Here’s Why the Gospel of Personal Salvation Isn’t Enough:

A large industrial company pollutes the environment and puts the health of the community at risk. The common laborer in the company might blame the management – they gave the orders. The head of the company might blame the board – they pressured him to act. The board might blame the chairmen – he only had his eye on the balance sheet. The chairmen of the board might blame the stockholders – they demand higher stock prices. Yet the average stockholder is invested in mutual funds, so they have no idea which specific stocks they own, much less that they’ve invested in a company which pollutes the environment. Every person from top to bottom could experience personal salvation and the problem would continue. The gospel of personal transformation does not have the power to change societies. It changes people for sure, and sometimes the contexts they live in, but cultures and societies as a whole need to encounter the good news as well. How can the gospel be good news in a situation like corporate pollution?


First, we must realize there is such a thing as corporate or social sin. This refers to sin which is not traceable to one single person, but which is rooted in our systems. Then, we must begin to respond to corporate or social sin just as we do personal sin – with the gospel. If there is such a thing as corporate sin, and I believe there is, then Jesus died for that sin as well. The gospel most certainly addresses our broken social and societal structures. The gospel is both personal and social. In fact the nexus of the personal and social is where the power to change societies and cultures lies. The gospel is the game changer – not political wrangling, not mere personal transformation.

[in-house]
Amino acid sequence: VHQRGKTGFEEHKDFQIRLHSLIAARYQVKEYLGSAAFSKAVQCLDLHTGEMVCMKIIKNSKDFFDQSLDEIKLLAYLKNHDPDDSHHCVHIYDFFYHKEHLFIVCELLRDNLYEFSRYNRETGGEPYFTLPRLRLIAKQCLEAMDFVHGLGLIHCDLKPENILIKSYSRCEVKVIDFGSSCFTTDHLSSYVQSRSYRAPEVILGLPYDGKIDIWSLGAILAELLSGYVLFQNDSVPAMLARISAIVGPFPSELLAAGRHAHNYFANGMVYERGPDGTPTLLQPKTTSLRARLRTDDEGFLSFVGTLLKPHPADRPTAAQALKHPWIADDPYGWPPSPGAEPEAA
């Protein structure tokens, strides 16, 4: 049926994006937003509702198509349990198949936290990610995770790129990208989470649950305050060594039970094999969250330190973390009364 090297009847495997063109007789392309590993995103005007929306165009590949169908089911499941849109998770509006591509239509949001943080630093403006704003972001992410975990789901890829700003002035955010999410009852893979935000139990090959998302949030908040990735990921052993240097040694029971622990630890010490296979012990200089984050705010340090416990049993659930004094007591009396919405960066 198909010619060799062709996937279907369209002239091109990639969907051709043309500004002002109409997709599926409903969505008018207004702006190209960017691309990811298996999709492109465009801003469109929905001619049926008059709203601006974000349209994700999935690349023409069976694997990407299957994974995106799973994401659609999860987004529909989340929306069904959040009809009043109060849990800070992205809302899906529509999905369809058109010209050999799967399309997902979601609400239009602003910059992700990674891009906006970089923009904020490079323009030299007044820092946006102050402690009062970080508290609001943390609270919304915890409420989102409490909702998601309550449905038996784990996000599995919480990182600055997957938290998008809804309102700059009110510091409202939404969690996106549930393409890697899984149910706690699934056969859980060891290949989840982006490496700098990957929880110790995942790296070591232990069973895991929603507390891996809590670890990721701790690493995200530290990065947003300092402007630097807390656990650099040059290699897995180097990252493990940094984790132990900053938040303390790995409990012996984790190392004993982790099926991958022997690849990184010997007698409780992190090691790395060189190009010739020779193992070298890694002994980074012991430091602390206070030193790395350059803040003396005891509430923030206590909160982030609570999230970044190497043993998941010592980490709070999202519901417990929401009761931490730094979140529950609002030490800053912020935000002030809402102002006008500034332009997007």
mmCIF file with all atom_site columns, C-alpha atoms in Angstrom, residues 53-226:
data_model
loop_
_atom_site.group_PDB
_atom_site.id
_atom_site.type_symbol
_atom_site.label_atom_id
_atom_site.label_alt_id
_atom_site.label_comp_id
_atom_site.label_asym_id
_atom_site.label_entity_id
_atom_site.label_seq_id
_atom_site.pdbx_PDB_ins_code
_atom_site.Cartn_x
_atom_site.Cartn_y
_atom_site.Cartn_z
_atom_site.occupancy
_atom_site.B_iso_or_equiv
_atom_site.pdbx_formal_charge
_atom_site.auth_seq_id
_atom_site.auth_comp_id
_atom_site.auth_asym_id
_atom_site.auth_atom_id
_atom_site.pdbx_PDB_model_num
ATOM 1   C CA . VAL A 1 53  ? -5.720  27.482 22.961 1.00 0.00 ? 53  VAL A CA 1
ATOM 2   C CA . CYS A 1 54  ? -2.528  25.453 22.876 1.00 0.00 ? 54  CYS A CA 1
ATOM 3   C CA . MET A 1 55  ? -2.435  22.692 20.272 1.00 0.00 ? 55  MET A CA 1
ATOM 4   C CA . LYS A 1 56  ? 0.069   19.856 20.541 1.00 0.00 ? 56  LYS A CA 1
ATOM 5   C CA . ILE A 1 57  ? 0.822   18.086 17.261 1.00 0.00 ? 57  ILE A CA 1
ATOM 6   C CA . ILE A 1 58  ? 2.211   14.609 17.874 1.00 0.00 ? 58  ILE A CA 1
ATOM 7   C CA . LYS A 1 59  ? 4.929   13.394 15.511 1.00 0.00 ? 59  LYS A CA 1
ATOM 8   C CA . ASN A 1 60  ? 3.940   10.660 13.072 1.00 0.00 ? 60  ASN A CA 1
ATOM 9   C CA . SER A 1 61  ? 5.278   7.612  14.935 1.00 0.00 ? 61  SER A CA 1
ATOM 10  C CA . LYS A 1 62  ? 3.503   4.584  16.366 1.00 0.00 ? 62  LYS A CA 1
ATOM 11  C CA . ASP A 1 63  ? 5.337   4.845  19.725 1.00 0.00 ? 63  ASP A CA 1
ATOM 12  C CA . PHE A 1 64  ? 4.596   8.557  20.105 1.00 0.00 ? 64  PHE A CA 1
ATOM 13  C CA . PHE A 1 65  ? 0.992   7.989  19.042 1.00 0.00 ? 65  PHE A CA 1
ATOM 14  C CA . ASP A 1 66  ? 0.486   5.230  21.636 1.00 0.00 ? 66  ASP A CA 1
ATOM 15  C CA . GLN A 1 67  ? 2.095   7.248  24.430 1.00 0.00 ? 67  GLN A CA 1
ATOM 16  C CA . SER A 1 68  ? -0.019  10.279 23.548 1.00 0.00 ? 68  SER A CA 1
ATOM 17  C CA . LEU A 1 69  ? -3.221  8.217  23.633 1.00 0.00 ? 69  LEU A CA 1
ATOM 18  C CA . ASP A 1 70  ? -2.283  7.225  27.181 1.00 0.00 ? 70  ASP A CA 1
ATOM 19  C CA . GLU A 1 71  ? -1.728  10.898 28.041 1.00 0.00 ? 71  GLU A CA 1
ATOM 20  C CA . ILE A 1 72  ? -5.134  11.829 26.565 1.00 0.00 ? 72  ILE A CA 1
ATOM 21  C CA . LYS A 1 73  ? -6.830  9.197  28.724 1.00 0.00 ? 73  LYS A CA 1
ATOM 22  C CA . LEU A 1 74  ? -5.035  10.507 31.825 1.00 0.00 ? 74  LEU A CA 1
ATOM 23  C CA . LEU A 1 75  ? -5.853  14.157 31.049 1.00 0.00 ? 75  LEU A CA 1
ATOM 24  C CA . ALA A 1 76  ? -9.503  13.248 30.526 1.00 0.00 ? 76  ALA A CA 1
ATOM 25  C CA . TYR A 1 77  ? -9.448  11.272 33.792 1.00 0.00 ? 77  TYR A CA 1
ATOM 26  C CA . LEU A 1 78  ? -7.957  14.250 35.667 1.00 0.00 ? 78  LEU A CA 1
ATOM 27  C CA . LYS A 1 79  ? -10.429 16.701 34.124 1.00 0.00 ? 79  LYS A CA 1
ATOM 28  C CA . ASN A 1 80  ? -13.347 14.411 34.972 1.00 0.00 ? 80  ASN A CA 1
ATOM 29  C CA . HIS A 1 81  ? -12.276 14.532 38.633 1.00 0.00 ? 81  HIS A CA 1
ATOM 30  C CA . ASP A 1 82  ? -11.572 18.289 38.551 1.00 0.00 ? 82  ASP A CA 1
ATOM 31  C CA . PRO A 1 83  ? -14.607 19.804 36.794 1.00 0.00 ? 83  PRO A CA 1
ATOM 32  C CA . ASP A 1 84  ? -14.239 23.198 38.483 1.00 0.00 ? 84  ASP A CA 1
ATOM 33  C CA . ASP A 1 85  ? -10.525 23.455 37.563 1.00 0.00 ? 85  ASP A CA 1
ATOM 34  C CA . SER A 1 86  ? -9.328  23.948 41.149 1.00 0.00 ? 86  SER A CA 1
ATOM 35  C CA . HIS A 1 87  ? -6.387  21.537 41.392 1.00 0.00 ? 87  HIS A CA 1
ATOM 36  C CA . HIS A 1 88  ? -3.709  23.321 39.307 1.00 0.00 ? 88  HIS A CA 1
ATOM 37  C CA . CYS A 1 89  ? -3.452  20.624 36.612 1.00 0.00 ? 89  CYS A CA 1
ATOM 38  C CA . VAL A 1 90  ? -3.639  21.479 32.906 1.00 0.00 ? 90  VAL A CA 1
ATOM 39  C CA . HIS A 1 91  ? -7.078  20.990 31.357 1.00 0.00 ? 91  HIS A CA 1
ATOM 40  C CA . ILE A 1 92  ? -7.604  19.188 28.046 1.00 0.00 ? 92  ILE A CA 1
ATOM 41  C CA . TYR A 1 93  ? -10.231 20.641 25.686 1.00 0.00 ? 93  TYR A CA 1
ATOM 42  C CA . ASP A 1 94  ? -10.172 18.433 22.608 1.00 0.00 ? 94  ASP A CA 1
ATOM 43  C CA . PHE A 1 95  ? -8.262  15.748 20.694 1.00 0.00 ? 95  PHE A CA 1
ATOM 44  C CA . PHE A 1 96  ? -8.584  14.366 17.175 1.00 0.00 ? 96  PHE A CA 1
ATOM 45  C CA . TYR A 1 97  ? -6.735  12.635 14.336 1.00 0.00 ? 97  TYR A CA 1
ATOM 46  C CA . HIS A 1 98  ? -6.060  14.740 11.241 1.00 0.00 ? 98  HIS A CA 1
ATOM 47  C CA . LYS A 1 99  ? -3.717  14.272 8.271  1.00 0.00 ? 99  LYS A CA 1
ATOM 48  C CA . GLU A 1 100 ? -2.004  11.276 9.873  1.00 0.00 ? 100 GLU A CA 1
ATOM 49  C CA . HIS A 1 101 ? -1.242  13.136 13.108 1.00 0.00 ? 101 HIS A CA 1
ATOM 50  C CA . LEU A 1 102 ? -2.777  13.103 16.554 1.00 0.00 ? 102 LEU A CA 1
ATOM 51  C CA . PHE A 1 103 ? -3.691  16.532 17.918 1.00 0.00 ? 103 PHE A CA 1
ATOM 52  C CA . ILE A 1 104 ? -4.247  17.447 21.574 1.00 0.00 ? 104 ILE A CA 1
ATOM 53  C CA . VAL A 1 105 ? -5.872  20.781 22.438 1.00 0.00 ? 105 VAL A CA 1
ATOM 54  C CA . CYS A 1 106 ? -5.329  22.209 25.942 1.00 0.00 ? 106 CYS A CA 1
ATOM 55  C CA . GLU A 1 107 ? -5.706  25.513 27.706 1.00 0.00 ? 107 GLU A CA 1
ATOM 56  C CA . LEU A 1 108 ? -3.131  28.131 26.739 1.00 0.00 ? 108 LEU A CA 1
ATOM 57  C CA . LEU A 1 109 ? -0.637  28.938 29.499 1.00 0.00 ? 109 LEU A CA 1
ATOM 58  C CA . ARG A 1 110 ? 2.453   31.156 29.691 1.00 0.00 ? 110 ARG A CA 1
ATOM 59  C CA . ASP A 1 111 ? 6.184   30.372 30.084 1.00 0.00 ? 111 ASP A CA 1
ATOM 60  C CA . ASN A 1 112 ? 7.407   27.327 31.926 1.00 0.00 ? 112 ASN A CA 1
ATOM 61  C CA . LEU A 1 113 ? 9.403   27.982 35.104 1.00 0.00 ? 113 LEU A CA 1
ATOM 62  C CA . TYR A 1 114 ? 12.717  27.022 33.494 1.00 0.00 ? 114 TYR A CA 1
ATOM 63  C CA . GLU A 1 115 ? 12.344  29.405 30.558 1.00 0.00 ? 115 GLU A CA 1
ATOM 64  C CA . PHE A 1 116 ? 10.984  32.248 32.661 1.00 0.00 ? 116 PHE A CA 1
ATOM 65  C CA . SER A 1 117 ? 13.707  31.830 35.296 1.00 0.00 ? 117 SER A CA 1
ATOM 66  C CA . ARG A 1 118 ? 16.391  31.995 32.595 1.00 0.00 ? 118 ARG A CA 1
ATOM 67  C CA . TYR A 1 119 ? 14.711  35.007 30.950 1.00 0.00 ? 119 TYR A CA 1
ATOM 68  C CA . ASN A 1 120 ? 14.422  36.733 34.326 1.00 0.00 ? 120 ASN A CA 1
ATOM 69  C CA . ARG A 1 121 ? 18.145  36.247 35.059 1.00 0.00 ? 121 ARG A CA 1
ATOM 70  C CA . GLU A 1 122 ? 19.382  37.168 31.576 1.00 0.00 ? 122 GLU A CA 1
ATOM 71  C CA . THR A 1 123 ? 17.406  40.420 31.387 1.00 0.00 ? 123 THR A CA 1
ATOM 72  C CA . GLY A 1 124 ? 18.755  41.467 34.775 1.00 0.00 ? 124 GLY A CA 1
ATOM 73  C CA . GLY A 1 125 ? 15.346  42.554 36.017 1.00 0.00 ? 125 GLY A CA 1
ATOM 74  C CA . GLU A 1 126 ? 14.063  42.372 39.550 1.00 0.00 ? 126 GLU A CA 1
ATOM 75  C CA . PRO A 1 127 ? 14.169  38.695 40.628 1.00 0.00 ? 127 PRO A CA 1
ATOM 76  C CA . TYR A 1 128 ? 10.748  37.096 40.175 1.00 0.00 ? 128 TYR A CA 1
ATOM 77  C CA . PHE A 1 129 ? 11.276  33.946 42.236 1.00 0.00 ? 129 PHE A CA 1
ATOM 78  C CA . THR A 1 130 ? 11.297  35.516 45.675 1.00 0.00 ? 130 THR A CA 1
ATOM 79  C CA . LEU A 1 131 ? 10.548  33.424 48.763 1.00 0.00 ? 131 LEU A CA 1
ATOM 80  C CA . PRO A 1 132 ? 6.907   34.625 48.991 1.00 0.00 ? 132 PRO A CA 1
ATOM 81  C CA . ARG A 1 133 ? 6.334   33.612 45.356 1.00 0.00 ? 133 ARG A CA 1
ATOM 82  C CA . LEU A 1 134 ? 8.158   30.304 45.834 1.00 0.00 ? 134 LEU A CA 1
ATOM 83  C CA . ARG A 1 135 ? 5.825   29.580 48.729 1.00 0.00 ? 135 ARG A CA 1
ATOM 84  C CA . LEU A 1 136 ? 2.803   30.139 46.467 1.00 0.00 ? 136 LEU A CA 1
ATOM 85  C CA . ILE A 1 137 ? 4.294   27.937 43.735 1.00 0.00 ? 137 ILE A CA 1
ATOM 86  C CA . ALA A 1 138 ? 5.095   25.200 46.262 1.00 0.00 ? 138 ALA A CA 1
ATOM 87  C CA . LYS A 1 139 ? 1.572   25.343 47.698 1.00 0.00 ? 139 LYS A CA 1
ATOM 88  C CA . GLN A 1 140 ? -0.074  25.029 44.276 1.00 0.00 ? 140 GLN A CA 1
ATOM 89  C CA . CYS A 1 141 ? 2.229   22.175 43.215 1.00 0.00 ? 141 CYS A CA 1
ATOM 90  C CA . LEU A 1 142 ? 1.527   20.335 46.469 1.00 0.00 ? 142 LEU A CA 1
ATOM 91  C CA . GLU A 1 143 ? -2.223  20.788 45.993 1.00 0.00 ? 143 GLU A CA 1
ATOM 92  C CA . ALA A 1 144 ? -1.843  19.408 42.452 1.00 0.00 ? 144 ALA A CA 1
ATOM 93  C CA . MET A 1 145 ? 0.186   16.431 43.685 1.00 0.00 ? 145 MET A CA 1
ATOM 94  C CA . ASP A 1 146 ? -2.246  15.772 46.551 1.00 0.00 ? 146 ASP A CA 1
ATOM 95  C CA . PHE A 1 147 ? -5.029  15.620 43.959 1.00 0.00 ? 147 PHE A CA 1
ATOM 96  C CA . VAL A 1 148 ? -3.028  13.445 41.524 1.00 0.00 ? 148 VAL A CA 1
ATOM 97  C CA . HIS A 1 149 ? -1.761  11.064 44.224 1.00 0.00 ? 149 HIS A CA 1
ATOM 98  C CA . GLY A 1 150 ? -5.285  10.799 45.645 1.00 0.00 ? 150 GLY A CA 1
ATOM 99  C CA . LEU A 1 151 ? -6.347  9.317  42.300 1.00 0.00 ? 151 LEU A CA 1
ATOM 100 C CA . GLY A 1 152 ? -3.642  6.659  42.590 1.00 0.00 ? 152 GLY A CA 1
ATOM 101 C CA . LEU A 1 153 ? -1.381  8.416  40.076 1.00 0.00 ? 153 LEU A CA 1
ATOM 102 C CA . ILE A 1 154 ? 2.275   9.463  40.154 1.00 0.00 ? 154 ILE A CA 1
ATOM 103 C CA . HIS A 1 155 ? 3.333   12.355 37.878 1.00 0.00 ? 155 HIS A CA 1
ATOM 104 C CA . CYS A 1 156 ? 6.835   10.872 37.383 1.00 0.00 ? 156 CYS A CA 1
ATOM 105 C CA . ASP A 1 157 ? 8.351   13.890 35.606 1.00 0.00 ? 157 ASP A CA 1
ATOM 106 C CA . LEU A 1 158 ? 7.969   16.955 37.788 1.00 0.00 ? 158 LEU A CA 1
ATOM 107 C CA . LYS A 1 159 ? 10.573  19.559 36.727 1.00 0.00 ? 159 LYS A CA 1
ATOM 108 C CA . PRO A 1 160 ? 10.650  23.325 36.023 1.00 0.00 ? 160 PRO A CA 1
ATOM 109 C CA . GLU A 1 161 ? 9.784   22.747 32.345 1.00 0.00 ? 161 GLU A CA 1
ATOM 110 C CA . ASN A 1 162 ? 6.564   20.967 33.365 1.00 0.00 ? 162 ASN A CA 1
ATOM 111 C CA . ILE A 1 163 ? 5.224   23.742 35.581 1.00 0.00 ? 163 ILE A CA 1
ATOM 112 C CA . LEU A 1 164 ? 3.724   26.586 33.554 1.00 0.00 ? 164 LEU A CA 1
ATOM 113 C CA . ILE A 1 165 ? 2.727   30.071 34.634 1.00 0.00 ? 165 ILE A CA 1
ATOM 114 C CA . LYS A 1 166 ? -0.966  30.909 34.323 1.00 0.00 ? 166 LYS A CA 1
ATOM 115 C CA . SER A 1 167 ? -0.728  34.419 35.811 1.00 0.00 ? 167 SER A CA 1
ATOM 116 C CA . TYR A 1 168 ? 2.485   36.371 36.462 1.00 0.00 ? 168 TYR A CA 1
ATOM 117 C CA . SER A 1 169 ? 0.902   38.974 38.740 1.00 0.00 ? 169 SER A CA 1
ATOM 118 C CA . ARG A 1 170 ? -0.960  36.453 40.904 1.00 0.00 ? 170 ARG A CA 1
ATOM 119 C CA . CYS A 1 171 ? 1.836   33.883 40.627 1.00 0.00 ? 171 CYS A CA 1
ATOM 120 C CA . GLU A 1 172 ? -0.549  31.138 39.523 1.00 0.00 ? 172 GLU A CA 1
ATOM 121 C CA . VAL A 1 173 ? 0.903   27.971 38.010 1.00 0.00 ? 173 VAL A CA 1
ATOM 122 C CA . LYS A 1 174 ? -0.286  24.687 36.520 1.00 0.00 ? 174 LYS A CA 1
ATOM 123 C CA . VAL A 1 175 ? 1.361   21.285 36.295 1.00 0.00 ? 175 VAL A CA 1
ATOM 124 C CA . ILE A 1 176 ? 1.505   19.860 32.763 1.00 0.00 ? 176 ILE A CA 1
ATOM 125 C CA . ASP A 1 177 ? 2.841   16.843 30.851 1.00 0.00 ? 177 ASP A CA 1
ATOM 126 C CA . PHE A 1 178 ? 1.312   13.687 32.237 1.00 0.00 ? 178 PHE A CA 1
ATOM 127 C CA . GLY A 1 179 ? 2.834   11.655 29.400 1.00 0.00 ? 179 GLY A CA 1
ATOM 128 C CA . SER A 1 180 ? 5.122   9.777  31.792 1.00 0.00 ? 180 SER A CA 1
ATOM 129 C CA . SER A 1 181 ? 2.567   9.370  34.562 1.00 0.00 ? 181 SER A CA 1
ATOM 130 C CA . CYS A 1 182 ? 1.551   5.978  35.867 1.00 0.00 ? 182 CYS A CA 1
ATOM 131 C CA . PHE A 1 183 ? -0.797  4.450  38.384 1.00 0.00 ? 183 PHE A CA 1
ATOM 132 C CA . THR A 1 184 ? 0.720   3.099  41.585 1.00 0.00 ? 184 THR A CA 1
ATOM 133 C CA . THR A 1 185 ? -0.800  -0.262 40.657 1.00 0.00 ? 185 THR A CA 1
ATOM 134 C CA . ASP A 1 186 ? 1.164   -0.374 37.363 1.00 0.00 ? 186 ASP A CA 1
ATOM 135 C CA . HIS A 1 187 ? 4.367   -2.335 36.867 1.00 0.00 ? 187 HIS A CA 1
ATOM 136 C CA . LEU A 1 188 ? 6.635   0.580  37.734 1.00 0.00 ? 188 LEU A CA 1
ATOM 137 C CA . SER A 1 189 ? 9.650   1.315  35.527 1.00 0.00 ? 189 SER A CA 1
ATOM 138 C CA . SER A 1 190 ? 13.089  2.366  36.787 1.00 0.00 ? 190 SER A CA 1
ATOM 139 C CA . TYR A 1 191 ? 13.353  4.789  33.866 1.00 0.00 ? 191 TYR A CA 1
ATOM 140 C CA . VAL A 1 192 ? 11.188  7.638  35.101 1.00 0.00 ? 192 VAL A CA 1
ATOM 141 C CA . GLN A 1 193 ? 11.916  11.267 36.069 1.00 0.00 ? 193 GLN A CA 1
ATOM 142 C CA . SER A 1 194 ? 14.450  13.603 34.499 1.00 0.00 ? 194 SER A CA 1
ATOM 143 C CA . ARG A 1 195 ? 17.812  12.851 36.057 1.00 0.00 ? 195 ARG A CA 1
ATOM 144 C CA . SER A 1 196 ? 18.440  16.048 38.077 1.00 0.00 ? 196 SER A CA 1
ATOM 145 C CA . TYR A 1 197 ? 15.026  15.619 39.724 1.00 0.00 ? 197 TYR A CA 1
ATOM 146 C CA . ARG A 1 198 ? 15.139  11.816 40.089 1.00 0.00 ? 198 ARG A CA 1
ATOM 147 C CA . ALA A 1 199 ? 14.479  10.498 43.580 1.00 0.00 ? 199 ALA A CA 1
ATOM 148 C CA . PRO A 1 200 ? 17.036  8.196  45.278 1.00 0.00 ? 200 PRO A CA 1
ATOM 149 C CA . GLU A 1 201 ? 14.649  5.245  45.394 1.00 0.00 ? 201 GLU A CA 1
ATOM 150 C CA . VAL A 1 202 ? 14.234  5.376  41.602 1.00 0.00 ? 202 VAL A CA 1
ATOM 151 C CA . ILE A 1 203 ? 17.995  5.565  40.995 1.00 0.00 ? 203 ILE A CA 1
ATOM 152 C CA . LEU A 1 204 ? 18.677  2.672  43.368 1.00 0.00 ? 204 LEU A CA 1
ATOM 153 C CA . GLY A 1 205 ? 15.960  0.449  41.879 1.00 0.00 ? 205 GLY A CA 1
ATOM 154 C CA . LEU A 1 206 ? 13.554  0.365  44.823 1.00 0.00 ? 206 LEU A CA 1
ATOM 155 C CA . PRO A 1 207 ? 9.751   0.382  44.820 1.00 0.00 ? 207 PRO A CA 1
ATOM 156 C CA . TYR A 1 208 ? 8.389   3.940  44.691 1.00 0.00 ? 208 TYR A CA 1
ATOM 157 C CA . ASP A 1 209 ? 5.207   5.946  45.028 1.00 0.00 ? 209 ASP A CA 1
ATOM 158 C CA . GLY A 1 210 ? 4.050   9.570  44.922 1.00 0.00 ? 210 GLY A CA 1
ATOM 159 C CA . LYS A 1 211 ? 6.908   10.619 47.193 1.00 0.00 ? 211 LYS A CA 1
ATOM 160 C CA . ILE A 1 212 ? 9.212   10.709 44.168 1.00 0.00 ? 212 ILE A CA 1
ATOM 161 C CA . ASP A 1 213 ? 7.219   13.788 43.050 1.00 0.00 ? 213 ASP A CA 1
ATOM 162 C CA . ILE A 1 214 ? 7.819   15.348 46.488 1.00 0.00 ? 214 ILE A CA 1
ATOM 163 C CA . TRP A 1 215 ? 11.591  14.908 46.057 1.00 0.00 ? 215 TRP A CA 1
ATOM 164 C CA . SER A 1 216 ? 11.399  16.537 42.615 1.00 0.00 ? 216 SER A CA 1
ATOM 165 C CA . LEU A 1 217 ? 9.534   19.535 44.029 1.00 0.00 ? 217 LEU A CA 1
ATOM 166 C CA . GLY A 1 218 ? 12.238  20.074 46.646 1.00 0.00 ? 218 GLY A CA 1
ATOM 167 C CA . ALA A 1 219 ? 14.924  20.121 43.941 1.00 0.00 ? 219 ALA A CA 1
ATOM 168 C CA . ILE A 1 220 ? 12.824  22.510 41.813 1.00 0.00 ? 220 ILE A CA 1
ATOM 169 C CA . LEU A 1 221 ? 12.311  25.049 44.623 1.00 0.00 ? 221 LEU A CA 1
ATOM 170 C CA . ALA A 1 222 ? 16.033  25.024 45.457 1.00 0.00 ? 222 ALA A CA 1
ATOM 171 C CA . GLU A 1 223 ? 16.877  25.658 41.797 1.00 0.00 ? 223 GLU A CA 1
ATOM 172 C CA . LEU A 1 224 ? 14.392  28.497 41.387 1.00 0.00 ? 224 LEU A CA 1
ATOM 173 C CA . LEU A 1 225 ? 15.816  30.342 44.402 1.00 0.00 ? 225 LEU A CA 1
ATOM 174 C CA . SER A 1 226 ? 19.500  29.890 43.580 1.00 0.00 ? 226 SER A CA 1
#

The question is – practically speaking – how does this work out? Ideas?

About Tim Suttle

Tim Suttle is a pastor, writer, and musician. He is the author of several books: Shrink: Faithful Ministry in a Church Growth Culture (Zondervan 2014), Public Jesus (The House Studio, 2012), and An Evangelical Social Gospel? (Cascade Books, 2011). Tim's work has been featured at The Huffington Post, The Washington Post, Sojourners, and other magazines and journals. Tim is also the founder and front-man of the popular Christian band Satellite Soul, with whom he toured for nearly a decade. He has planted three successful churches over the past 13 years and is the Senior Pastor of Redemption Church in Olathe, Kan. Tim's blog, Paperback Theology, is hosted at Patheos.

  • http://www.wayneferguson.com Wayne Ferguson

    Perhaps the individuals in the corrupt system are in denial. It's one of those inconvenient truths (e.g. the harm that our medical and pharmaceutical industries are inflicting on our public health — whose the biggest employer!? How many doctors want to speak up against the goose that is laying all those golden eggss!? How many nurses or lab techs want to risk their familie's income by leaving their job or working to expose the racket!?).Think of the recent bank failures–everyone involved new those mortgages were no good, but everyone was making too much money to speak up. No one wanted to leave the merry go round while it was still paying off. In short, it is not clear to me that a corrupt system can really be made up of truly "transformed" individuals, from top to bottom. Perhaps we need to challenge individuals to be more cognisant of the various systems that they are part of and to accept more responsibility for the integrity of the system.

  • http://www.blogger.com/profile/10974397437648079481 Tim Suttle

    Wayne – that's a great word. I do believe there is a kind of sinfulness that is "super-personal," yet this does not mitigate personal responsibility. You could write the same sort of summary about the energy systems & oil companies, economic systems, educational systems, legal systems. You said we need to challenge individuals to be more cognizant of how they participate in systems which are unjust. I think you are right. In fact, I think this is the place the personal gospel falls down. Thanks for pointing this out!

  • Chris Pittenger